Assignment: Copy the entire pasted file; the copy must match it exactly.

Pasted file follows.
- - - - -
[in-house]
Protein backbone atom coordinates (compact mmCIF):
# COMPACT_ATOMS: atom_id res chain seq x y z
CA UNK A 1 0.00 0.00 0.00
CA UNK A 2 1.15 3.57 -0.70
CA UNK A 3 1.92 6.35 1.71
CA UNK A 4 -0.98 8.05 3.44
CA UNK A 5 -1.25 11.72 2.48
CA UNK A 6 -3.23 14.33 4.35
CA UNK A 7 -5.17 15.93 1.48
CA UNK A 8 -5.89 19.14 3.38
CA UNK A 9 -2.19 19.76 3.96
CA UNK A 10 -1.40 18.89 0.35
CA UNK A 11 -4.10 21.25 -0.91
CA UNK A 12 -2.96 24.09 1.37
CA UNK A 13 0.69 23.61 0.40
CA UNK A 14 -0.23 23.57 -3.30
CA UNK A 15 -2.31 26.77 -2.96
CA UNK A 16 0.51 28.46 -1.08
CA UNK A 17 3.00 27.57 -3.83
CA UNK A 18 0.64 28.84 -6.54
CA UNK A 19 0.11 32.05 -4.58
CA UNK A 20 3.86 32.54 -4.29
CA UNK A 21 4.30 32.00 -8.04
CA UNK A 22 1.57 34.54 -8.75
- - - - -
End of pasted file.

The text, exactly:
[in-house]
Protein backbone atom coordinates (compact mmCIF):
# COMPACT_ATOMS: atom_id res chain seq x y z
CA UNK A 1 0.00 0.00 0.00
CA UNK A 2 1.15 3.57 -0.70
CA UNK A 3 1.92 6.35 1.71
CA UNK A 4 -0.98 8.05 3.44
CA UNK A 5 -1.25 11.72 2.48
CA UNK A 6 -3.23 14.33 4.35
CA UNK A 7 -5.17 15.93 1.48
CA UNK A 8 -5.89 19.14 3.38
CA UNK A 9 -2.19 19.76 3.96
CA UNK A 10 -1.40 18.89 0.35
CA UNK A 11 -4.10 21.25 -0.91
CA UNK A 12 -2.96 24.09 1.37
CA UNK A 13 0.69 23.61 0.40
CA UNK A 14 -0.23 23.57 -3.30
CA UNK A 15 -2.31 26.77 -2.96
CA UNK A 16 0.51 28.46 -1.08
CA UNK A 17 3.00 27.57 -3.83
CA UNK A 18 0.64 28.84 -6.54
CA UNK A 19 0.11 32.05 -4.58
CA UNK A 20 3.86 32.54 -4.29
CA UNK A 21 4.30 32.00 -8.04
CA UNK A 22 1.57 34.54 -8.75